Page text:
This is incredibly difficult. Because the balance is crucial to the long term success of the company, getting it wrong and you’ve raised too much money you will be diluted, but you might have enough money to change direction and try again. If you aren’t behaving like the end point has changed, the company will be executing on goals that are too small to raise the next round.

Don’t aim for the Net Present Value milestones. You’ve already raised money to achieve those. Start setting milestones for your future value. And start delivering against those.

Fundraising, Valuation and Accretive Milestones

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I keep having a similar conversation with early stage entrepreneurs about fundraising and valuation. “Do you think a $1.5MM valuation is good?” “How much should I be raising?’ Well, it depends.

I’m finding more and more, the conversation about valuation is one that resembles not being able to see the forest because of the trees. Early stage entrepreneurs tend to fixate on valuation and assume product is the biggest risk at the seed stage thus defining product launch metrics as key metrics. Often, valuation and risk mitigation are tied together. And the milestones or traction metrics required to mitigate risk can help establish valuation. 

Valuation

Fortunately, valuation is a topic that others have covered. Nivi and Naval, on VentureHacks, have provided incredible insight into early stage fundraising over the past 5 or 6 years. The advice is often summarized, “as much as possible is especially wise for founders who aren’t experienced at developing and executing operating plans”. The translation means that founders see rounds of seed stage companies raising $4.2MM at what must be a huge valuation.

 ”‘As much as possible while keeping your dilution under 20%, preferably under 15%, and, even better, under 10%.’ ” – Nivi

You can make some basic assumptions about the valuation. Most seed stage companies should be looking keep dilution in the 15-20% range. The specifics will be determined in fundraising but you can start to do some back of the napkin estimates:

You start to see a range for how much a company will raise at what valuation. The numbers aren’t set in stone but they provide a framework for estimating the amount valuation. As Nivi points out the difference between a seed round and “a Series A which might have 30%-55% dilution. (20%-40% of the dilution goes to investors and 10%-15% goes to the option pool)”. The more you raise early, the more dilution you can expect. The goal becomes managing the different risks associated with startup. You also see why raising debt early, which allows companies and entrepreneurs to delay valuation until certain accretive milestones, is attractive.

“The worst thing a seed-stage company can do is raise too little money and only reach part way to a milestone.” – Chris Dixon

So given the back of the napkin dilution terms, what are the milestones that you will need to hit in order to raise the next round.

Raising the next round

So you’ve raised a round, how much should you raise at the next round?

I like the rule of thumb that Chris Dixon uses. “I would say a successful Series A is one where good VCs invest at a pre-money that is at least twice the post-money of the seed round.” The expectation is that companies are roughly going to double their valuation at each raise. This isn’t to say that a 2x increase in value is your target, it’s the minimum, the floor. The art of raising a round it to raise enough money to get to a significant milestone, and not too much money taking too much dilution too soon. So how do you define the milestones. The milestones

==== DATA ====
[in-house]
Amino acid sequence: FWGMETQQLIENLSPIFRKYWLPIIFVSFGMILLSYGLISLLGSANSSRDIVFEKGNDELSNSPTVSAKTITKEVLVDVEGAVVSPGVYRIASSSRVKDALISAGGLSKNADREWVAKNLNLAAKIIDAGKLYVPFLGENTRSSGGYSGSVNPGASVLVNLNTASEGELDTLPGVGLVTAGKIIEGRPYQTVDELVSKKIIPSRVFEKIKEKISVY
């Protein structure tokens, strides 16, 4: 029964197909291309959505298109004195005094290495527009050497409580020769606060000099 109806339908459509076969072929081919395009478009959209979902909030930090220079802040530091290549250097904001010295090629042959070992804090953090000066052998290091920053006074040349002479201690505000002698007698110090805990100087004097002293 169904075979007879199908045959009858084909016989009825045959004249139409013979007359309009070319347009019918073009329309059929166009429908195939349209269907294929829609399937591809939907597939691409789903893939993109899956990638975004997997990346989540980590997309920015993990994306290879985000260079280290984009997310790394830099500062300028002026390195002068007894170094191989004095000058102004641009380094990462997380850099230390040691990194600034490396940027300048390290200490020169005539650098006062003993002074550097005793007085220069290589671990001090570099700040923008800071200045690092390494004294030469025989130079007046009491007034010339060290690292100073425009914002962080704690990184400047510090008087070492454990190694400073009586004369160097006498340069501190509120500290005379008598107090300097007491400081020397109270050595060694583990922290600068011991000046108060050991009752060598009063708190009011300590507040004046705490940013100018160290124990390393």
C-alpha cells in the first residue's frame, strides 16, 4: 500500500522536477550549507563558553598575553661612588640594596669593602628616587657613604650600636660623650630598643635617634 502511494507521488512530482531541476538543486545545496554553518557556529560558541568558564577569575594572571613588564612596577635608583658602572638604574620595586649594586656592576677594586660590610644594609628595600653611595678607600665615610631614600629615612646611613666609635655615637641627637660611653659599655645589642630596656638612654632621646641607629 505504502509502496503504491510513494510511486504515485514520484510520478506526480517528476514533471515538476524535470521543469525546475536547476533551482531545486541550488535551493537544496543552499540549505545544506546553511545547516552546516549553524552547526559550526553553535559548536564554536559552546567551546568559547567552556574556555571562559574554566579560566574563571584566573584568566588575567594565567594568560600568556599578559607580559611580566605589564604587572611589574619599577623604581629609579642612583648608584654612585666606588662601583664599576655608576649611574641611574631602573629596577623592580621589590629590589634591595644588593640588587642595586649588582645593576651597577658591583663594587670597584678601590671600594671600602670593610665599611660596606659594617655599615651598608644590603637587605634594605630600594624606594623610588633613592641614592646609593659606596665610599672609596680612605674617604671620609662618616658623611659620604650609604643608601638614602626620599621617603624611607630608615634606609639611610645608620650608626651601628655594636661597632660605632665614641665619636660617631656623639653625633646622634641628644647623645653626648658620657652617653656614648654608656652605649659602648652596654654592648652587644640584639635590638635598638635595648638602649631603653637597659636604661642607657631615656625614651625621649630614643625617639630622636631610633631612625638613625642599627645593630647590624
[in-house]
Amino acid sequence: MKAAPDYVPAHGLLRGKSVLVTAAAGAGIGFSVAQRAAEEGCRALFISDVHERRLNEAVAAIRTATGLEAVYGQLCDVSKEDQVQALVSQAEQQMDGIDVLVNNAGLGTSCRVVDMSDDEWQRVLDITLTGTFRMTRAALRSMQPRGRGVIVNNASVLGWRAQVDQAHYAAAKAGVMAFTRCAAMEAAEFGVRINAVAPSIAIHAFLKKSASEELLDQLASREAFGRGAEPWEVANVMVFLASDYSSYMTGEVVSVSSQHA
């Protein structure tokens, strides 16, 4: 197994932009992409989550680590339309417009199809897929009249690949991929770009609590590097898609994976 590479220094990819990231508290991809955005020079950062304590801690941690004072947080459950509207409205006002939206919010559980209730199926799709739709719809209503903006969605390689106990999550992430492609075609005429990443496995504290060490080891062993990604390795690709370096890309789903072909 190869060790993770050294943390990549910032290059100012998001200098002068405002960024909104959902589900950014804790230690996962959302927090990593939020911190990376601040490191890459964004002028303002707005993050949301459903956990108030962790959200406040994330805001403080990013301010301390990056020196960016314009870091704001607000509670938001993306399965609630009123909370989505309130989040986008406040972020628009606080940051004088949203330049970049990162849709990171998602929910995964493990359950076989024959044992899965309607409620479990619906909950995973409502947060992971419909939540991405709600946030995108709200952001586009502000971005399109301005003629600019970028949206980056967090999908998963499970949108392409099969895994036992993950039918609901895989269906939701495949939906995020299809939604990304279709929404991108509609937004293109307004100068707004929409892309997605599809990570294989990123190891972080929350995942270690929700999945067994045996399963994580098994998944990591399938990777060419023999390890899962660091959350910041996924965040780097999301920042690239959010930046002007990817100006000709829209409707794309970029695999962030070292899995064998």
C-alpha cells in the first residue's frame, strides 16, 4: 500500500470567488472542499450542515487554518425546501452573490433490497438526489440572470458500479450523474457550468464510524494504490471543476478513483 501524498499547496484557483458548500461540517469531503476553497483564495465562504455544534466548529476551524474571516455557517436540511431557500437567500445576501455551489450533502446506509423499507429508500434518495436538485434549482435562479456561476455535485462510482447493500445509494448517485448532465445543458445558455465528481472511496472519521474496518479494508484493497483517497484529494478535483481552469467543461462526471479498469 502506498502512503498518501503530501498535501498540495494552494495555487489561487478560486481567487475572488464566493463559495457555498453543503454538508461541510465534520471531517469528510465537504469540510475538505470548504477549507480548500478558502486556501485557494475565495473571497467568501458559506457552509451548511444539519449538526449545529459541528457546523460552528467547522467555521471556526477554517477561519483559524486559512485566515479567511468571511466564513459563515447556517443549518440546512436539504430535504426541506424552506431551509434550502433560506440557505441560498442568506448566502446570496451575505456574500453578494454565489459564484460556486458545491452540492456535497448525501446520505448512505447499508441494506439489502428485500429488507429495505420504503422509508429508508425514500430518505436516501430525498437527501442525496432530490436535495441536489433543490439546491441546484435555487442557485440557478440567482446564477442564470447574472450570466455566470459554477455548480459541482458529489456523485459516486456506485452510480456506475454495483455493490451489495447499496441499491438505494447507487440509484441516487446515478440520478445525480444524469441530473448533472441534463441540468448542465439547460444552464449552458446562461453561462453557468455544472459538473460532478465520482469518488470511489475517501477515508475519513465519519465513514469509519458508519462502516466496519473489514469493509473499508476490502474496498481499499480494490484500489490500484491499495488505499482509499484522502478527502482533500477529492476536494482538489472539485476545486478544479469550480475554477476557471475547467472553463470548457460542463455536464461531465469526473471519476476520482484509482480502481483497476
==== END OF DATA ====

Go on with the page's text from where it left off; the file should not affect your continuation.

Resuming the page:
“partly determined by market conditions and partly by the nature of your startup. Knowing market conditions means knowing which VCs are currently aggressively investing, at what valuations, in what sectors, and how various milestones are being perceived.” – Chris Dixon

So part of the market conditions, i.e., raising money in Canada is different than raising money than in Silicon Valley, New York , Tel Aviv. You are measured against your peers, and this might be defined by geography of the company or the VC. Being connected with other companies, advisors and investors can help provide insight in to the fundraising environment. The second part is determined by the nature of your startup, but generally expressed as measures of traction. We’ve talked a lot about getting traction and what traction looks like to a VC.

“The biggest mistake founders make is thinking that building a product by itself will be perceived as an accretive milestone. Building a product is only accretive in cases where there is significant technical risk – e.g. you are building a new search engine or semiconductor.” Chris Dixon

Entrepreneurs tend to focus on the product early. This is usually because the product is something that entrepreneurs can directly affect. But the product risk, is may not be the  biggest risk that entrepreneurs need to mitigate early. The trick is figuring out which risk you need to eliminate to satisfy potential investors. And you can try to figure this out yourself, but I like to see entrepreneurs engage investors and other founders to get their opinion. The discussion usually is a combination of what other startups are seeing in the market place as milestones from investors (yay, market place data). Then you can work backwards the necessary resources and burn rate to reach those milestones.

Thoughts?

Additional Reading